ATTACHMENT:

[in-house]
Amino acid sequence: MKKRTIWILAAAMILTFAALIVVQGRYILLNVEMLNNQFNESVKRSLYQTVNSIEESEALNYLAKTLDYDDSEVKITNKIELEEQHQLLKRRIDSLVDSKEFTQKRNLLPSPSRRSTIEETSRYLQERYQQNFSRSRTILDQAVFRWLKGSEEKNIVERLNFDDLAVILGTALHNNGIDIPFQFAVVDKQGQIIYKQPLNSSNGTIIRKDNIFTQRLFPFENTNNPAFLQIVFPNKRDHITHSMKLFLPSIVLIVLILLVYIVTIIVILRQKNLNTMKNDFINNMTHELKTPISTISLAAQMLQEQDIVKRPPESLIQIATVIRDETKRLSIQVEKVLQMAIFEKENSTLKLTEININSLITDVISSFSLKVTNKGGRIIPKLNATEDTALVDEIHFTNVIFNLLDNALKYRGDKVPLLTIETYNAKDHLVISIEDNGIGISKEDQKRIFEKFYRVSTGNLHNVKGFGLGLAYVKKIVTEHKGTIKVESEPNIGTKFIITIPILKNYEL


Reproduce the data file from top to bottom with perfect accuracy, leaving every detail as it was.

[in-house]
Amino acid sequence: MKKRTIWILAAAMILTFAALIVVQGRYILLNVEMLNNQFNESVKRSLYQTVNSIEESEALNYLAKTLDYDDSEVKITNKIELEEQHQLLKRRIDSLVDSKEFTQKRNLLPSPSRRSTIEETSRYLQERYQQNFSRSRTILDQAVFRWLKGSEEKNIVERLNFDDLAVILGTALHNNGIDIPFQFAVVDKQGQIIYKQPLNSSNGTIIRKDNIFTQRLFPFENTNNPAFLQIVFPNKRDHITHSMKLFLPSIVLIVLILLVYIVTIIVILRQKNLNTMKNDFINNMTHELKTPISTISLAAQMLQEQDIVKRPPESLIQIATVIRDETKRLSIQVEKVLQMAIFEKENSTLKLTEININSLITDVISSFSLKVTNKGGRIIPKLNATEDTALVDEIHFTNVIFNLLDNALKYRGDKVPLLTIETYNAKDHLVISIEDNGIGISKEDQKRIFEKFYRVSTGNLHNVKGFGLGLAYVKKIVTEHKGTIKVESEPNIGTKFIITIPILKNYEL